Excerpt from The American Editor, magazine of the American Society of Newspaper Editors, March 2005 issue. Column by Rick Rodriguez. Reprinted by permission.


It's been nearly 33 years since I walked into a newsroom to take my first job as a copy boy for The Salinas Californian.


It came during an exciting and turbulent time during California's labor history. Cesar Chavez and his United Farm Workers union were fighting to organize a largely immigrant workforce in the fertile fields of the Salinas Valley.


I knew the work — my paternal grandparents, my father, cousins, my brother and I had all worked at one time or another cutting lettuce, picking strawberries or gathering prunes.


I knew many of the growers through their children who were friends at Salinas High School. And because I knew Spanish, I quickly found myself out on the front lines, at first translating for seasoned reporters then writing stories myself.


Through those experiences, I learned early that there were multiple sides to a story, that everything wasn't black and white, good or bad. I learned the art of listening, the need to speak to anyone and to check out everything. And I learned that this was a business that I loved.


I was 18 years old then and I had a ringside seat to history in the making. It's a seat I never relinquished.


Now, I will be privileged to lead the American Society of Newspaper Editors as president. I will try to bring to this post the same passion that I've had for this business for three decades.


For my theme, "Unleashing the Watchdogs," I'm going back to what initially attracted me — and I'm sure many of you — to journalism. While so many things have changed in the business, the public's need and appetite for solid, fair and thorough investigative journalism hasn't.


What has changed is our standing in the public's eye. Too many people question the very foundation of our craft, our credibility, and we have ourselves to partially blame for that. We need to be even more scrupulous about our standards when we do watchdog journalism. We must work harder to be fair, we must be indisputably accurate, we must be exceedingly thorough in our reporting. If we fail, we lose more ground.


In May, The Poynter Institute will help ASNE launch the watchdog theme by hosting a conference in which teams of top editors and their publishers will share their expertise and debate the issues surrounding investigative journalism. It is my hope that we'll work with groups to hold similar conferences throughout the year.


Much of the committee work will support the investigative theme. We'll try to focus on giving aspiring young journalists in high school and college some help in instituting the proper journalism ethics and values early in their careers. We'll look to help develop the craft of editing investigative projects and the leadership skills needed to do them. Our Freedom of Information Committee will be busy working to ensure that our First Amendment rights don't continue to be eroded. At the same time, our Ethics and Values Committee will examine the use of anonymous sources and other investigative techniques. Our Awards Board will initiate a prize for the best local investigative story, which we hope will encourage well-written, aggressive watchdog journalism at every size newspaper.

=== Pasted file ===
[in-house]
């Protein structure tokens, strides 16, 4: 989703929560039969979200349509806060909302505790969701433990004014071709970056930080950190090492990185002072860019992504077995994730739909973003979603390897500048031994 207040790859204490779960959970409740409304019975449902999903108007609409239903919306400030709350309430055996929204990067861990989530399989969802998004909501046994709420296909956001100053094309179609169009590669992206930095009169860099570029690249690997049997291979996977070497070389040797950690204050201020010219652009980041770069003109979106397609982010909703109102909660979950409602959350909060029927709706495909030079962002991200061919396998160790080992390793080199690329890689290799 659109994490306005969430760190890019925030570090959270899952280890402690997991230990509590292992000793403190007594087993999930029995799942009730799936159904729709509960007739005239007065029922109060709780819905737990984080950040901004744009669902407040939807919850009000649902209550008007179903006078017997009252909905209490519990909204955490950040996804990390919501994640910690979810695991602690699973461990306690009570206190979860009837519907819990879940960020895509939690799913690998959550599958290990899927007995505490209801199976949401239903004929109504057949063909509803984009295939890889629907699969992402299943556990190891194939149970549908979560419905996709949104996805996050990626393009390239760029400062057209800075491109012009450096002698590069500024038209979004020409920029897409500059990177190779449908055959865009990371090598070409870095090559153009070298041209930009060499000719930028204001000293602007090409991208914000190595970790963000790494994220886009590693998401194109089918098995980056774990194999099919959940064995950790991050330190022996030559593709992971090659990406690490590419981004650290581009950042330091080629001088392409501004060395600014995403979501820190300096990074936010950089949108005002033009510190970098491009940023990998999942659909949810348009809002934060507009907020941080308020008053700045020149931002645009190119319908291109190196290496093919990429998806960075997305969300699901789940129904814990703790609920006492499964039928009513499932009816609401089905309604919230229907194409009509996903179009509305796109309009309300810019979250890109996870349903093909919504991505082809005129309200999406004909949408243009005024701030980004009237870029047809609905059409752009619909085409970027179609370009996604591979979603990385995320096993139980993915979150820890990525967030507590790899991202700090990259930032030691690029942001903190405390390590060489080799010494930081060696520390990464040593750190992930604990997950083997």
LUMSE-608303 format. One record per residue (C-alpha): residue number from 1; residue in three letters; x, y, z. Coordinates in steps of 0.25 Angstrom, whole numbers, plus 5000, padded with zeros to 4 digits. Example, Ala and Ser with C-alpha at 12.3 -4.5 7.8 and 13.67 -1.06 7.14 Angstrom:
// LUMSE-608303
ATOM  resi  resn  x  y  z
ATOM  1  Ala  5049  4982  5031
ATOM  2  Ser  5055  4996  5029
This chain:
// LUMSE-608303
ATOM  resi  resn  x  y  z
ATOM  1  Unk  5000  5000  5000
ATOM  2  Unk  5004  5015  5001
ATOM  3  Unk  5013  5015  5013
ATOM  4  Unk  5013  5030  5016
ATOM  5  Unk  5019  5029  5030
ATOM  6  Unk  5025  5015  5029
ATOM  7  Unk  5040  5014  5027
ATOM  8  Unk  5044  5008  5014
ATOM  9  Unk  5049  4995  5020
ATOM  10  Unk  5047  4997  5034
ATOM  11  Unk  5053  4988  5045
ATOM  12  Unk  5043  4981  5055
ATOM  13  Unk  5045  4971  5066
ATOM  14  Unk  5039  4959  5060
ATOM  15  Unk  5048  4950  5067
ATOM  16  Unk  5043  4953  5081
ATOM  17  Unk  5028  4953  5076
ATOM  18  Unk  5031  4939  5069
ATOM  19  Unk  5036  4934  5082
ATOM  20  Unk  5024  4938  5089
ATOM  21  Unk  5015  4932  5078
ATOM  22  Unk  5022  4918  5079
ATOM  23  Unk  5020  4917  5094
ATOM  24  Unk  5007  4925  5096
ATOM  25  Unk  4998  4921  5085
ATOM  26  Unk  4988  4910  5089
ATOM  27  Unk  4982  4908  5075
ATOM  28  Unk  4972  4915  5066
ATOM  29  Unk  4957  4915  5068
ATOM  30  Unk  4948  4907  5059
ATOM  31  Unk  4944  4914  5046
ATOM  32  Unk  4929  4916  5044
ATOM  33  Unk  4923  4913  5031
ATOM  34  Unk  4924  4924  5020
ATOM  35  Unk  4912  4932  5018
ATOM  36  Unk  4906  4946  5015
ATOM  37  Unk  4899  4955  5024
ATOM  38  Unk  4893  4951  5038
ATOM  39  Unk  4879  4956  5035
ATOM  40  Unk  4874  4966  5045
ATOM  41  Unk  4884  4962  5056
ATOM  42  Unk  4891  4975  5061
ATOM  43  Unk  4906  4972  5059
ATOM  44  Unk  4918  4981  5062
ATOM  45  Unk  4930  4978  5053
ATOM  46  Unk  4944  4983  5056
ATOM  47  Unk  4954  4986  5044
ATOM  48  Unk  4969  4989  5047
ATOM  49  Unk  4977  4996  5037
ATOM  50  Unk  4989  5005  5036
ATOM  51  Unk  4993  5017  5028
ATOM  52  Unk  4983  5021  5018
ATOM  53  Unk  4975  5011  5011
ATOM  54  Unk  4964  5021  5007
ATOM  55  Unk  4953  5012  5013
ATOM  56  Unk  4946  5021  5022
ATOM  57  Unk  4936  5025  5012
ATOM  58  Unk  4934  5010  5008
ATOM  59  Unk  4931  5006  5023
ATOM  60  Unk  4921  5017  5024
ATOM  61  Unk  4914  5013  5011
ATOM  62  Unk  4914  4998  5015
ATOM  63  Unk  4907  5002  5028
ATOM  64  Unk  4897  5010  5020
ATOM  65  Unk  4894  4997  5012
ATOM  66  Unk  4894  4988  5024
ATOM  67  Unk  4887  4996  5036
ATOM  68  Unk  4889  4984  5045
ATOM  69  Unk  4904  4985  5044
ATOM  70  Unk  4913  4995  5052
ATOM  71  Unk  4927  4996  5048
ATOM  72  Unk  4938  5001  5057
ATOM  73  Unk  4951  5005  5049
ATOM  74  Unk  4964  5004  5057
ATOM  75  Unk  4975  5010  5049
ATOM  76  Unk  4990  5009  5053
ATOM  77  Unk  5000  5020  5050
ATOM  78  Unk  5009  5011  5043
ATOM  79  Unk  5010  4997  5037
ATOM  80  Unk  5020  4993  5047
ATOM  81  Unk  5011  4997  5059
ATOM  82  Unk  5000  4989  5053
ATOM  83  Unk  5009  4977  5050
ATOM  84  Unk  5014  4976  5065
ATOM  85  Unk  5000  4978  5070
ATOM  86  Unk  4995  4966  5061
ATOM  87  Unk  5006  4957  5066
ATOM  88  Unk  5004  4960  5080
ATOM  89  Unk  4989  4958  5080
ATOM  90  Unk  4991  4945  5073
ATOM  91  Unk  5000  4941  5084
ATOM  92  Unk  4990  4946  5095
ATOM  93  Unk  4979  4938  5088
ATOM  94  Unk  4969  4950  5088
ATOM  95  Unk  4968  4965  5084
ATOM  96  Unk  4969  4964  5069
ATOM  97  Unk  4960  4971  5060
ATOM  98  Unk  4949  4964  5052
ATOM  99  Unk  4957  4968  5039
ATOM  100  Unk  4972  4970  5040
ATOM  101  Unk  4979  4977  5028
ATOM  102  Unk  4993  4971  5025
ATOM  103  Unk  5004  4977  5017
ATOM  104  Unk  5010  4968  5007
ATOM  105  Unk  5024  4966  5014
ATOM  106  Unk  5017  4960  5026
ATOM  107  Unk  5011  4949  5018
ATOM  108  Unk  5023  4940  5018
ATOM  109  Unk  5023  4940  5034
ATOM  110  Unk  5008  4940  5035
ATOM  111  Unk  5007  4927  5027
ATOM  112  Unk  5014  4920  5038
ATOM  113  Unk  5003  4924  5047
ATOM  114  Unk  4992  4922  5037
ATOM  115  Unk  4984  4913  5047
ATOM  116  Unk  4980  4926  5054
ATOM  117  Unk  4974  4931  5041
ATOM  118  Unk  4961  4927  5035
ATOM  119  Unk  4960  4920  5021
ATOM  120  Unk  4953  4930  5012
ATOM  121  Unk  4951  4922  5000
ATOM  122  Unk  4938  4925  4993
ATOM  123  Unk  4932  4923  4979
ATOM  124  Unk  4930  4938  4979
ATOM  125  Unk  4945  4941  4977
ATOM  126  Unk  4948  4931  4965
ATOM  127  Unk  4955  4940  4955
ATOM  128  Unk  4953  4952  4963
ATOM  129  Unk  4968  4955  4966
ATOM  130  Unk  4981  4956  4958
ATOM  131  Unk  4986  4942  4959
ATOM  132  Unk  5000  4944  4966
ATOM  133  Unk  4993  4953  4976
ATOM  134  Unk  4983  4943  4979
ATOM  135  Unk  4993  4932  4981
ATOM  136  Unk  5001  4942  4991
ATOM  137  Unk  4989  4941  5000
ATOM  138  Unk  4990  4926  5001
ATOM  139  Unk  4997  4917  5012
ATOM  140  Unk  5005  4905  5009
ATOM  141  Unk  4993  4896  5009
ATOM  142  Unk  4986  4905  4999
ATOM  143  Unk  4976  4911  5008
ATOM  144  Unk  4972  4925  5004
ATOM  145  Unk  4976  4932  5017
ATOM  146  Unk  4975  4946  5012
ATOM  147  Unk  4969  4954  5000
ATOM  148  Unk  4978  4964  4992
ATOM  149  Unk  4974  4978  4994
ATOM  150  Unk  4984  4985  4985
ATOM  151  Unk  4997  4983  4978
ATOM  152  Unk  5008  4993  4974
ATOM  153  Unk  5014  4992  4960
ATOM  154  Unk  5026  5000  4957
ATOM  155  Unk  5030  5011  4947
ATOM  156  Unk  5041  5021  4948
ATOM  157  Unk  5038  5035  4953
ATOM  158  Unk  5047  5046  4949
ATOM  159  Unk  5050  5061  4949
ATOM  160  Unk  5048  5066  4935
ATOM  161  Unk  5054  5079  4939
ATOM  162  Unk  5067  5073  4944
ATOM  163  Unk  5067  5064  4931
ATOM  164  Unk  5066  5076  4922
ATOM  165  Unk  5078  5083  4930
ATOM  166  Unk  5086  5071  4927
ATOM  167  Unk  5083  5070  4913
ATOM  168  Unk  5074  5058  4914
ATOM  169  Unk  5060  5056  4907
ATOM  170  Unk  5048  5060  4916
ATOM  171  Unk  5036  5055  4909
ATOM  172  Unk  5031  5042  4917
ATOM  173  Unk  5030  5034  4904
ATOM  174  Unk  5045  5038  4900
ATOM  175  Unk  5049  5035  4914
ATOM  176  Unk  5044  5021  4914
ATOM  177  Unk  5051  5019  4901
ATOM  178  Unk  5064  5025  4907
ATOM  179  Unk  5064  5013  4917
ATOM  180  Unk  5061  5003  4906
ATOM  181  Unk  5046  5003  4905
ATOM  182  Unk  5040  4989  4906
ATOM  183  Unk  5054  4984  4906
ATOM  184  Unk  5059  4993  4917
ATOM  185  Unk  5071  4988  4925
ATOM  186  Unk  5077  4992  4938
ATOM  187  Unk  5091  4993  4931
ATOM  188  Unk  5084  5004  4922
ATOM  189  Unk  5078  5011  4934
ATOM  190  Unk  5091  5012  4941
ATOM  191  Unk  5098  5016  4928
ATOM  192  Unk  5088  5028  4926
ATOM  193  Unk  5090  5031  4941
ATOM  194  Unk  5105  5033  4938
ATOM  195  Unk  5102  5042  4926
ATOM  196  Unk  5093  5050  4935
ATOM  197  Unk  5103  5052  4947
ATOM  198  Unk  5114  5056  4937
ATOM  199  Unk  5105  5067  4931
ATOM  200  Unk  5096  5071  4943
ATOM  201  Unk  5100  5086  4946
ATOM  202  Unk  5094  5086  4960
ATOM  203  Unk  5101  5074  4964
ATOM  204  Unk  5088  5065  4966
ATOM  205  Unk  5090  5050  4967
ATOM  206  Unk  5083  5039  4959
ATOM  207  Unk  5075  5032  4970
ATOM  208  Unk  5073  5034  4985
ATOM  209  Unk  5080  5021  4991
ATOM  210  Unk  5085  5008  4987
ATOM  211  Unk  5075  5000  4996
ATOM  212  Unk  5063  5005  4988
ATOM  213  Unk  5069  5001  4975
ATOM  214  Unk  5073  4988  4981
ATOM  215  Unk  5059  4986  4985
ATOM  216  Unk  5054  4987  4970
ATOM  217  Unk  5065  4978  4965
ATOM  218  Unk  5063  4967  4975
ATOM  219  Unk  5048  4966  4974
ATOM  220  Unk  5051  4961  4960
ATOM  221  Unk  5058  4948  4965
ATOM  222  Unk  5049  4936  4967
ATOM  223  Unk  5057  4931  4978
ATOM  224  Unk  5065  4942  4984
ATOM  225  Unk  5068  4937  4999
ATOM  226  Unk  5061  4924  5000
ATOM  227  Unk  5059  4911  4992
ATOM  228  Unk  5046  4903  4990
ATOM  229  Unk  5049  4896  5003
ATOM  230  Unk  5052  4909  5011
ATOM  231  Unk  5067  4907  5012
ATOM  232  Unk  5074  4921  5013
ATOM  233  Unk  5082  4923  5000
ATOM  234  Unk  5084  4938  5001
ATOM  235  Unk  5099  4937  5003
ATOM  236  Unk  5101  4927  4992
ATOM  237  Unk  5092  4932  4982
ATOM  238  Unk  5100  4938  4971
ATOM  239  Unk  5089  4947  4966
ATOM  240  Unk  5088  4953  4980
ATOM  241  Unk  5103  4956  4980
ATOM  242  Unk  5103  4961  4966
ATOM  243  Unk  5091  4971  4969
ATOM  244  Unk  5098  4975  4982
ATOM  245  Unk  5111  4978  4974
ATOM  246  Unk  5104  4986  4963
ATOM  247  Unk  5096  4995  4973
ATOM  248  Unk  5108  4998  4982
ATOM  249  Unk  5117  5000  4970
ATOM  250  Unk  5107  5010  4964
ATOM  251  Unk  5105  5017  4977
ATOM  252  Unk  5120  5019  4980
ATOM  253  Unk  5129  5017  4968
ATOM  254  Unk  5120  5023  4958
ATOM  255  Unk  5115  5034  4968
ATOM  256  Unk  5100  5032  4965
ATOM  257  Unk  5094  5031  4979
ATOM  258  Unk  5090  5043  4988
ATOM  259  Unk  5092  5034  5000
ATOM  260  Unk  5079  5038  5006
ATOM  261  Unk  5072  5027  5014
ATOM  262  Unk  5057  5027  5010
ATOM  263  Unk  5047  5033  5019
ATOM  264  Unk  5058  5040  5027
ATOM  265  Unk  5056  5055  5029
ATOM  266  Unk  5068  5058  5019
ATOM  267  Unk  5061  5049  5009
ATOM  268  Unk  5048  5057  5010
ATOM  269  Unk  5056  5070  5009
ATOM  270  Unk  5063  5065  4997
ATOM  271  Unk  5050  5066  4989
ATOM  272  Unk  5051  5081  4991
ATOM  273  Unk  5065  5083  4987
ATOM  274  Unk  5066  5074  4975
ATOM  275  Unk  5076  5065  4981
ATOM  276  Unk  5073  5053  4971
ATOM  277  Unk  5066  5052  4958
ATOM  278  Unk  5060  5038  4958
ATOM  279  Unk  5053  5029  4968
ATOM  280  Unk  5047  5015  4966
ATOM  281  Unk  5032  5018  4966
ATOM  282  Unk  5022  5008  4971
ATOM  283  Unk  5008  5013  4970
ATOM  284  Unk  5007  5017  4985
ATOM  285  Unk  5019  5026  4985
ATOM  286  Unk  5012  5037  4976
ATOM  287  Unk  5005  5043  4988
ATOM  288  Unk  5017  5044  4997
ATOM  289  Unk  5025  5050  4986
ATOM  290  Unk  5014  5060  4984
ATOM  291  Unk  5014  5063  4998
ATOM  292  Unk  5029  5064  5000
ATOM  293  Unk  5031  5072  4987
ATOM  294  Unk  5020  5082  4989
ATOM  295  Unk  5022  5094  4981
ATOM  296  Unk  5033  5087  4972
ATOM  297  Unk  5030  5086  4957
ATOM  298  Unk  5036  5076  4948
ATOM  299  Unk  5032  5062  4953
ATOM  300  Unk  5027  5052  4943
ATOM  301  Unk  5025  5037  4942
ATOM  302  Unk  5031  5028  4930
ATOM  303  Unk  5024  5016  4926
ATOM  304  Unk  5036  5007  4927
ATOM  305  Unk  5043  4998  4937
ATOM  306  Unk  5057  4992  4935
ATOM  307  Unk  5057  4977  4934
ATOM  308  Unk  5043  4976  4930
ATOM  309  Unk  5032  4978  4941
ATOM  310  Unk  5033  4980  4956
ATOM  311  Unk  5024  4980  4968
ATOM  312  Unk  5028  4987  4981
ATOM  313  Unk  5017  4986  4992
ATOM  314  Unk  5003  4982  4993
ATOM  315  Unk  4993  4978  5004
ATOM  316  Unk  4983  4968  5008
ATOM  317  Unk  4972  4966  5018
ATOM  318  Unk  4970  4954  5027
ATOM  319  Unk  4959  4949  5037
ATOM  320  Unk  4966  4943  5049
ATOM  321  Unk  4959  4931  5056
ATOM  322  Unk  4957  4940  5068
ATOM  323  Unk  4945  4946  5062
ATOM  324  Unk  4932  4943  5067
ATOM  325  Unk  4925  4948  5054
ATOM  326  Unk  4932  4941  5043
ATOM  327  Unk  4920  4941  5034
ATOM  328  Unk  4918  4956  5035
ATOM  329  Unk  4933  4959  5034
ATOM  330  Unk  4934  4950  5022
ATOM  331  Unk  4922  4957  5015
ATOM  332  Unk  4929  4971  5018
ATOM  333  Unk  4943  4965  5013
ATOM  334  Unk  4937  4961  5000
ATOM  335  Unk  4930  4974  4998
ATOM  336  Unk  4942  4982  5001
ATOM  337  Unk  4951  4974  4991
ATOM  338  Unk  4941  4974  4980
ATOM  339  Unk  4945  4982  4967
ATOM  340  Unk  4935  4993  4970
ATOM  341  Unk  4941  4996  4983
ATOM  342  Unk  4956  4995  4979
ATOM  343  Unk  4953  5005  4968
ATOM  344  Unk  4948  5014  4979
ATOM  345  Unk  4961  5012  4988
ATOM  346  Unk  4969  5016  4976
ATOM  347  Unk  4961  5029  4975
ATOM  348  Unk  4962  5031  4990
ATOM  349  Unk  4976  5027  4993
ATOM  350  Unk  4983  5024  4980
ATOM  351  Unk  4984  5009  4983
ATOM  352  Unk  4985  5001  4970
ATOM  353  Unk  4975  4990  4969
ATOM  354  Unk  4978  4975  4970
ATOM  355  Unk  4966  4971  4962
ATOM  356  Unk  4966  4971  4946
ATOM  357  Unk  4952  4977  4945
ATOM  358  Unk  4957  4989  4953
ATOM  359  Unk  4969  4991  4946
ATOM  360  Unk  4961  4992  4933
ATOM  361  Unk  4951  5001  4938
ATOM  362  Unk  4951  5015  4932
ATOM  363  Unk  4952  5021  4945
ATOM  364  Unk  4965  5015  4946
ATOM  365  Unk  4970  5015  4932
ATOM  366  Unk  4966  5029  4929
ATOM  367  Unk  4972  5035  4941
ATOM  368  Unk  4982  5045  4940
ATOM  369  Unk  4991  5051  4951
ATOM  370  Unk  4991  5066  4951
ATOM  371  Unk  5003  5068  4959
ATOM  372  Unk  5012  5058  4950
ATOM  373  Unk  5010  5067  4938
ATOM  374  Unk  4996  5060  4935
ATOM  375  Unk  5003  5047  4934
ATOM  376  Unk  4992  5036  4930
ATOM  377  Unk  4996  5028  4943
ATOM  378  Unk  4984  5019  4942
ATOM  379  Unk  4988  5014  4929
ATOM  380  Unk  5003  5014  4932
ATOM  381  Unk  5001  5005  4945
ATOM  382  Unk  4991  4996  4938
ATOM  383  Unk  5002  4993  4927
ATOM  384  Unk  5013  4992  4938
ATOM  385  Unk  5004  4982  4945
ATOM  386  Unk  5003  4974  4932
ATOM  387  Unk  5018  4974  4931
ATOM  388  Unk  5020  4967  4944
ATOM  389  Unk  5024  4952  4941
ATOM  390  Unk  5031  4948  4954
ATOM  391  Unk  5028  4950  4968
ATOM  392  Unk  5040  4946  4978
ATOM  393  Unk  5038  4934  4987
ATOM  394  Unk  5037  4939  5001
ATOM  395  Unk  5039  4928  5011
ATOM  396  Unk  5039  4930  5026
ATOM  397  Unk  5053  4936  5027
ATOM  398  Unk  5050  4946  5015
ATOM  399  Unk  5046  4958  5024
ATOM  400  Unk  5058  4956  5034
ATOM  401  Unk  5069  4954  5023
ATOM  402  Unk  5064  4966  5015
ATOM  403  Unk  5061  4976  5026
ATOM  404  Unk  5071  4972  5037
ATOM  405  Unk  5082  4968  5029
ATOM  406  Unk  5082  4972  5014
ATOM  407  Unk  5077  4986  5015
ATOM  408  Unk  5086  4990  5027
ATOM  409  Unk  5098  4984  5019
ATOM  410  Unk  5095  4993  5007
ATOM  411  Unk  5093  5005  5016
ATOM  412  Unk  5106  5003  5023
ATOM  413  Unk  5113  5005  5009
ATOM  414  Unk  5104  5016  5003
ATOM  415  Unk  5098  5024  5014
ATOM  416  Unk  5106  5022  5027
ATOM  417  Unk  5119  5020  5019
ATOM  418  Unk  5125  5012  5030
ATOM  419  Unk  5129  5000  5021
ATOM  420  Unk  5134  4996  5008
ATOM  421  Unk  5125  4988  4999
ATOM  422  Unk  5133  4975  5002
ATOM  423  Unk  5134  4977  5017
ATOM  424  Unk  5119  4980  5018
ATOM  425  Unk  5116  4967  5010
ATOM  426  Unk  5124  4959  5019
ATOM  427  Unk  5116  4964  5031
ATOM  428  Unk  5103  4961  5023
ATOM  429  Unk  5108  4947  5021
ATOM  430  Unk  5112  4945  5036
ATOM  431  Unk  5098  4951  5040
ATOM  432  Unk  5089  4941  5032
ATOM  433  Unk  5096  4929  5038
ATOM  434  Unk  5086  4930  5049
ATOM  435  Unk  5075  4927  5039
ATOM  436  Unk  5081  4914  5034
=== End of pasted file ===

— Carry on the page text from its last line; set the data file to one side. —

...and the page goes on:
I'll work with stellar organizations like the Investigative Reporters and Editors and the Society of Environmental Journalists to leverage our resources. Too often, journalism organizations have competed for the same shrinking pool of money instead of coordinating. There is no need to reinvent the wheel when our mutual goals are the same — to make positive changes in our communities through fair and accurate reporting.


Our Diversity Committee will work with Columbia University and New California Media to try to establish a pilot program in which a handful of newsrooms will work in tandem with reporters from local ethnic media outlets. Traditional newsrooms will benefit by gaining wider access and insight into communities that we often know too little about.


In turn, we hope our ethnic media partners will benefit from our journalistic knowledge. And, of course, the committee will continue to work with organizations of minority journalists to diversify our newsrooms.


Our Readership Committee will focus on trying to find solutions for the perplexing words we hear too often: "subscription canceled — too busy to read." Our International Committee will continue to stand up for reporters' rights around the world and will plan a fact-finding trip.


And if all of that sounds very serious, it is. But we also shouldn't forget letting our readers have fun — and editors, too. We plan to try to do some of that next year at our convention in Seattle, April 25-28. We'll have the opening reception at the Experience Music Project — which has the largest collection of Jimi Hendrix guitars as well as other musical treasures.


I'm looking forward to working with you. It's an important time in our history. Investigative journalism is something only we will do, unique content that only we will provide. It's time to rock with it.